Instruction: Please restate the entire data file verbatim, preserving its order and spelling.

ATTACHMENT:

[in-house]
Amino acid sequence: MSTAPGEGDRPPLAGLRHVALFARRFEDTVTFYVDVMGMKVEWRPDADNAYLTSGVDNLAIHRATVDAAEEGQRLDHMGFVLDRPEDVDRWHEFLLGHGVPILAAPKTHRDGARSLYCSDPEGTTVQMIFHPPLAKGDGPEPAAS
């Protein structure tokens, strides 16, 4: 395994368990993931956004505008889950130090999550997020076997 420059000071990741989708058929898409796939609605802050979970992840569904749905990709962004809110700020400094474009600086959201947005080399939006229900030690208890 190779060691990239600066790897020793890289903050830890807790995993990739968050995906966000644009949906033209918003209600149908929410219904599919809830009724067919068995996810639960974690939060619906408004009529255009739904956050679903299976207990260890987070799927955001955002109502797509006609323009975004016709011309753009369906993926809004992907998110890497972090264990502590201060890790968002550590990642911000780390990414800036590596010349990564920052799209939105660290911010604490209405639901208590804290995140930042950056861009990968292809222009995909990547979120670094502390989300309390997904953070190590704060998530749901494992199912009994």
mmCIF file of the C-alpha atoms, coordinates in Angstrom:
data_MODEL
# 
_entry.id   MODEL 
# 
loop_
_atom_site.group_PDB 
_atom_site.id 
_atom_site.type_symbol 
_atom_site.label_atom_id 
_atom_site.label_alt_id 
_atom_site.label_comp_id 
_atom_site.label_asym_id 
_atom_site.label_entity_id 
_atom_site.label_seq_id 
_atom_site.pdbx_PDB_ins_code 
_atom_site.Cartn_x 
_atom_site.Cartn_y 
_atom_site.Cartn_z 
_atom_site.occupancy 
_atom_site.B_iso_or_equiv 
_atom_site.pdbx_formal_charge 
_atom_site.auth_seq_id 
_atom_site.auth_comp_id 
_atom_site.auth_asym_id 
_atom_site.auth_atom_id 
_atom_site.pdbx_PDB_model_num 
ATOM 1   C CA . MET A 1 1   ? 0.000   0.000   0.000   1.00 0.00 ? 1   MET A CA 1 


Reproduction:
[in-house]
Amino acid sequence: MSTAPGEGDRPPLAGLRHVALFARRFEDTVTFYVDVMGMKVEWRPDADNAYLTSGVDNLAIHRATVDAAEEGQRLDHMGFVLDRPEDVDRWHEFLLGHGVPILAAPKTHRDGARSLYCSDPEGTTVQMIFHPPLAKGDGPEPAAS
């Protein structure tokens, strides 16, 4: 395994368990993931956004505008889950130090999550997020076997 420059000071990741989708058929898409796939609605802050979970992840569904749905990709962004809110700020400094474009600086959201947005080399939006229900030690208890 190779060691990239600066790897020793890289903050830890807790995993990739968050995906966000644009949906033209918003209600149908929410219904599919809830009724067919068995996810639960974690939060619906408004009529255009739904956050679903299976207990260890987070799927955001955002109502797509006609323009975004016709011309753009369906993926809004992907998110890497972090264990502590201060890790968002550590990642911000780390990414800036590596010349990564920052799209939105660290911010604490209405639901208590804290995140930042950056861009990968292809222009995909990547979120670094502390989300309390997904953070190590704060998530749901494992199912009994």
mmCIF file of the C-alpha atoms, coordinates in Angstrom:
data_MODEL
# 
_entry.id   MODEL 
# 
loop_
_atom_site.group_PDB 
_atom_site.id 
_atom_site.type_symbol 
_atom_site.label_atom_id 
_atom_site.label_alt_id 
_atom_site.label_comp_id 
_atom_site.label_asym_id 
_atom_site.label_entity_id 
_atom_site.label_seq_id 
_atom_site.pdbx_PDB_ins_code 
_atom_site.Cartn_x 
_atom_site.Cartn_y 
_atom_site.Cartn_z 
_atom_site.occupancy 
_atom_site.B_iso_or_equiv 
_atom_site.pdbx_formal_charge 
_atom_site.auth_seq_id 
_atom_site.auth_comp_id 
_atom_site.auth_asym_id 
_atom_site.auth_atom_id 
_atom_site.pdbx_PDB_model_num 
ATOM 1   C CA . MET A 1 1   ? 0.000   0.000   0.000   1.00 0.00 ? 1   MET A CA 1 